Fast Numerical Algorithms for High-Fidelity Simulation of Terramechanics

Principal Investigators: Shravan Veerapaneni, University of Michigan, shravan@umich.edu
Student: Eduardo Corona (post-doc), University of Michigan
Government: Paramsothy Jayakumar, David Gorsich, U.S. Army TARDEC
Industry: Tamer Wasfy, Advanced Science and Automation Corporation

High-fidelity simulations of soil mechanics and wheel-soil interactions is crucial to the success of integrated simulation environments for unmanned ground vehicles (UGVs) in off-road settings. Direct numerical simulations have received significant attention in the recent past as they mitigate the need for extensive experimentation, or offer predictive capabilities when experiments cannot be performed. However, physics-based high-fidelity simulations are extremely challenging owing to the multi-scale, multi-physics nature of these problems. Innovations in algorithms and the rapid progress in hardware are now enabling faster solves and several research groups have demonstrated grain-to-vehicle level simulations. Further innovations in software, however, are critical for simulations to play a bigger role in the design and performance assessment of UGVs.

Terrain typically is modeled as a granular media i.e., as a collection of particles of arbitrary shape; each responding to body forces such as gravity, inertia or drag, as well as repulsive or dissipative forces caused by contact. The discrete element method (DEM), also known as Nonsmooth Rigid Multibody Dynamics (NRMD), is one of the most widely used approaches to simulate the dynamics of granular materials. Distinct instances of the DEM are defined essentially by their modeling of contact forces, and thus in how collisions are handled.

Our aim is the development of numerical solvers to increase the efficiency and robustness of select approaches and methods, focusing on the acceleration of rapidly convergent second order methods. For this purpose, we have adapted hierarchical factorization techniques which produce robust, easy to update direct solvers for Primal-Dual Interior Point (PDIP) methods. We seek to further improve our method, integrate it with existing open-source software (Project CHRONO) and to design efficient and scalable parallel implementations. Ultimately, our goal is to apply these methods to the solution of large-scale terramechanics problems, where we believe they will have a transformative impact.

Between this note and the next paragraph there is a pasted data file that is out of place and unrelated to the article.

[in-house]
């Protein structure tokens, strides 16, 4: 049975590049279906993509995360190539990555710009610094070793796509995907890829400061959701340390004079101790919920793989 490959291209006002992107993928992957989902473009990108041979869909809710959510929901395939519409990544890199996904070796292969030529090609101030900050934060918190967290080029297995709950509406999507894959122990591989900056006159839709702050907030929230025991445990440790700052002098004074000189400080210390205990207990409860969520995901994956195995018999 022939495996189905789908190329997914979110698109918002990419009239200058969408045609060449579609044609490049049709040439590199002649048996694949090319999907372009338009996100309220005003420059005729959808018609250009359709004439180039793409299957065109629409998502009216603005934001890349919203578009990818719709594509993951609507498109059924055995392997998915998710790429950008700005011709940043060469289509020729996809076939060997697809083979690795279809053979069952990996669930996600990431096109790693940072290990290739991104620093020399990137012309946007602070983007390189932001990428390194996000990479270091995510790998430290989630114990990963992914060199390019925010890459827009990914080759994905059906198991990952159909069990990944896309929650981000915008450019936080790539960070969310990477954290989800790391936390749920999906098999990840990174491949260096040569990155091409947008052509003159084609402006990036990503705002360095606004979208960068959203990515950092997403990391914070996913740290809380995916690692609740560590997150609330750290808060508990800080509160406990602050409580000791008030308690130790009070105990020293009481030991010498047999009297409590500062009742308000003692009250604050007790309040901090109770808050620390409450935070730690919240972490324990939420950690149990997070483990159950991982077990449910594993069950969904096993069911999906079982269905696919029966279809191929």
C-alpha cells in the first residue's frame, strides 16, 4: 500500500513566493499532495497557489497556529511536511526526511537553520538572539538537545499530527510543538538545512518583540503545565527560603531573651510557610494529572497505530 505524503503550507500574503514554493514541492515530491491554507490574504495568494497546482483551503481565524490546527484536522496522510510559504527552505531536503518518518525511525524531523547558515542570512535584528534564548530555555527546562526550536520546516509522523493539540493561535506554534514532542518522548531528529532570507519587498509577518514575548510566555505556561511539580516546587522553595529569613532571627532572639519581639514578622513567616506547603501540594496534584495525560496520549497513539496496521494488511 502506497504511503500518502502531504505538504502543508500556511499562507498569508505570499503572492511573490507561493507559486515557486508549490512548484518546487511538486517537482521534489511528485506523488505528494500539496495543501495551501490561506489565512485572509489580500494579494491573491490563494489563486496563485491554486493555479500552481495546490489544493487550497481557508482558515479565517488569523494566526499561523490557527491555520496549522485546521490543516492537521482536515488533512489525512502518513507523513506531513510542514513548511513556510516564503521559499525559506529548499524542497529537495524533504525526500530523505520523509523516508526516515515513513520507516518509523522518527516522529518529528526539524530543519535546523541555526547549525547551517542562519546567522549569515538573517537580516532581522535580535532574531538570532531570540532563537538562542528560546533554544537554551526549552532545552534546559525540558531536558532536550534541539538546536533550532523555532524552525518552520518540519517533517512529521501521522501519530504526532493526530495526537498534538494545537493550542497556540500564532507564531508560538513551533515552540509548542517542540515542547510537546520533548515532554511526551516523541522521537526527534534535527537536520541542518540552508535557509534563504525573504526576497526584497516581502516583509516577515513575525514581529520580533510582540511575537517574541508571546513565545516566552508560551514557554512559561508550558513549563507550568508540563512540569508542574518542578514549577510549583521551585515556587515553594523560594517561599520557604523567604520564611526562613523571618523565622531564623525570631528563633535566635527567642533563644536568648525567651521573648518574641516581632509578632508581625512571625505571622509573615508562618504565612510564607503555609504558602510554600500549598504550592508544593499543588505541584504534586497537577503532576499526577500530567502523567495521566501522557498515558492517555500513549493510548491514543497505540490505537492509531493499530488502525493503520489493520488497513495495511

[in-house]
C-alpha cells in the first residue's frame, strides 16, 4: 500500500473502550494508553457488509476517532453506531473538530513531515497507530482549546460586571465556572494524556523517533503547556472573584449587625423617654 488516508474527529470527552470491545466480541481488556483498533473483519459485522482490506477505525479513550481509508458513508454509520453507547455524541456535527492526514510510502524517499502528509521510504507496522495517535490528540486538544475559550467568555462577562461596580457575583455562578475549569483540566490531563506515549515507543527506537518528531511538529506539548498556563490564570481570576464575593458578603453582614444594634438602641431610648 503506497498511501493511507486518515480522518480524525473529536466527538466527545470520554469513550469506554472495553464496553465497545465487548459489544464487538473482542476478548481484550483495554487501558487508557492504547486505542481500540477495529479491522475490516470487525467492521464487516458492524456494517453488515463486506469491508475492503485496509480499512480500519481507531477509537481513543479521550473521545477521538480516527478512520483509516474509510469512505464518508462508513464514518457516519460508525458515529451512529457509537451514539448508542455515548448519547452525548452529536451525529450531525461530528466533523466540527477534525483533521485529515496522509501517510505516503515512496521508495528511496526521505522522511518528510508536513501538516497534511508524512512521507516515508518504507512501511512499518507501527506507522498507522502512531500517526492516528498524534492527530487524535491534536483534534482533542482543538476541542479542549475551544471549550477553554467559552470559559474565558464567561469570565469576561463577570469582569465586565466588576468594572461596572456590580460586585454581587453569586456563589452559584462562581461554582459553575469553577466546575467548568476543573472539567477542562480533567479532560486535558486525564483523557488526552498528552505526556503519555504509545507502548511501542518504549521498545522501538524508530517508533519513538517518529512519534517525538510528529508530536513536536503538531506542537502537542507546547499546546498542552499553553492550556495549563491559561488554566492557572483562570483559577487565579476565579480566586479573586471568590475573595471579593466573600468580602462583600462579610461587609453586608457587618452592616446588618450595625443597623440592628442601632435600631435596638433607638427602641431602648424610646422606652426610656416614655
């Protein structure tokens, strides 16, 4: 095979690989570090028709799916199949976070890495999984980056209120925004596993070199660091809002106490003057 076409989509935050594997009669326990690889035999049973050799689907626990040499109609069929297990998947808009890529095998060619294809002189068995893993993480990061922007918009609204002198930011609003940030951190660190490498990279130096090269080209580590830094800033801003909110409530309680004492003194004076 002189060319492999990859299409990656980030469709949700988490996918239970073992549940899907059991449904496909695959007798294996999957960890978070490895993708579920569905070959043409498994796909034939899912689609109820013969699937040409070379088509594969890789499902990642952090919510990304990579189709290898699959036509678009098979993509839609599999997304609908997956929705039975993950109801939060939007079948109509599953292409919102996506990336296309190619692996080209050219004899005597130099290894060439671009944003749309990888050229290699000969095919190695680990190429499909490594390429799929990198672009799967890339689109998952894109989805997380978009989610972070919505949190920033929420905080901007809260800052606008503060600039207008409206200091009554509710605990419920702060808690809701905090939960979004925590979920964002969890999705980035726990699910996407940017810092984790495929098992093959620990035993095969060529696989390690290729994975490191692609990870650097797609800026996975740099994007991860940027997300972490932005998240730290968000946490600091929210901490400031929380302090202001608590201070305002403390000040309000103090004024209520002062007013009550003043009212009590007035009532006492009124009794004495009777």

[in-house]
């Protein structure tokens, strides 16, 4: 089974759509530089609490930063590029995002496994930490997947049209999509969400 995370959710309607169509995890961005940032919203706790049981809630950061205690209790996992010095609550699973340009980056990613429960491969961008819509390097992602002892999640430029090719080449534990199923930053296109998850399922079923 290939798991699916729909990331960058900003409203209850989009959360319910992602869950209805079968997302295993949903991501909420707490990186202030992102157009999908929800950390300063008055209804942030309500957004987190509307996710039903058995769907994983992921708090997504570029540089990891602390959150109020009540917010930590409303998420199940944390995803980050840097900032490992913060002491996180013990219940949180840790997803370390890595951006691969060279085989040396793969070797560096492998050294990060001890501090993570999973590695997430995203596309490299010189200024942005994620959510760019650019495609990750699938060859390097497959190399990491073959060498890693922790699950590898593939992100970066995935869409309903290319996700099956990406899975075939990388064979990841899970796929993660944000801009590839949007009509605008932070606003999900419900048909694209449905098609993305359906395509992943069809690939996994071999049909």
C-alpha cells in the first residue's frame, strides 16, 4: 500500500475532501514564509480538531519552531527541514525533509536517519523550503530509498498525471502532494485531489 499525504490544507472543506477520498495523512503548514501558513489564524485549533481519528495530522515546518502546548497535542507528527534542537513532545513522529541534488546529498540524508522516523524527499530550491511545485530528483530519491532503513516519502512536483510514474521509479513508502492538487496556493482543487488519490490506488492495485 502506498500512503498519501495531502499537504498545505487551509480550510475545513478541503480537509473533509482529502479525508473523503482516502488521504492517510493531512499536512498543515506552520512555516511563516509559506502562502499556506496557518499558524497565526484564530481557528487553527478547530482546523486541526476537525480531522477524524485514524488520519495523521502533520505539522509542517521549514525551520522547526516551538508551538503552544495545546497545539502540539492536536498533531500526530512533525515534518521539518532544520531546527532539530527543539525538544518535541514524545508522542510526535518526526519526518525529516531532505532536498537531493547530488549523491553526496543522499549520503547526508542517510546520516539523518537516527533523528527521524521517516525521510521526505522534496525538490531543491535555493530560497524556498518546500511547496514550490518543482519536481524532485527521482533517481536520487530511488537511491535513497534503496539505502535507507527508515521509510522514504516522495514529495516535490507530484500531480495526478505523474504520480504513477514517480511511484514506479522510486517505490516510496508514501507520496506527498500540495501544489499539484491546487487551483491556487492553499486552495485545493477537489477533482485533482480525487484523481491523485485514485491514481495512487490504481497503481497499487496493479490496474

Publications from Prior Work:

  • A. Rahimian, I. Lashuk, S. Veerapaneni, A. Chandramowlishwaran, D. Malhotra, L. Moon, R.Sampath, A. Shringarpure, J. Vetterz, R. Vuduc, D. Zorin, and G. Biros. Petascale direct numerical simulation of blood flow on 200K cores and heterogeneous architectures. ACM/IEEE Conference on Supercomputing, 2010.
  • A. Barnett, B.Wu, and S. Veerapaneni. Spectrally-accurate quadratures for evaluation of layer potentials close to the boundary for the 2D Stokes and Laplace equations. SIAM Journal on Scientific Computing, Volume 37, Issue 4, 2015.
  • Z. Gimbutas and S. Veerapaneni. A fast algorithm for spherical grid rotations and its application to singular quadrature. SIAM Journal on Scientific Computing, Volume 35 (6), 2013.
  • S. Veerapaneni, A. Rahimian, G. Biros and D. Zorin. A fast algorithm for simulating vesicle flows in three dimensions. Journal of Computational Physics, Volume 230, Issue 14, 2011.
  • R. Sampath, H. Sundar and S. Veerapaneni. Parallel fast Gauss transform. Proceedings of the 2010 ACM/IEEE International Conference for High Performance Computing, Networking, Storage and Analysis.
  • M. Spivak, S. Veerapaneni and L. Greengard. The fast generalized Gauss transform. SIAM Journal on Scientific Computing, Volume 32, Issue 5, pages 3092-3107, October 2010.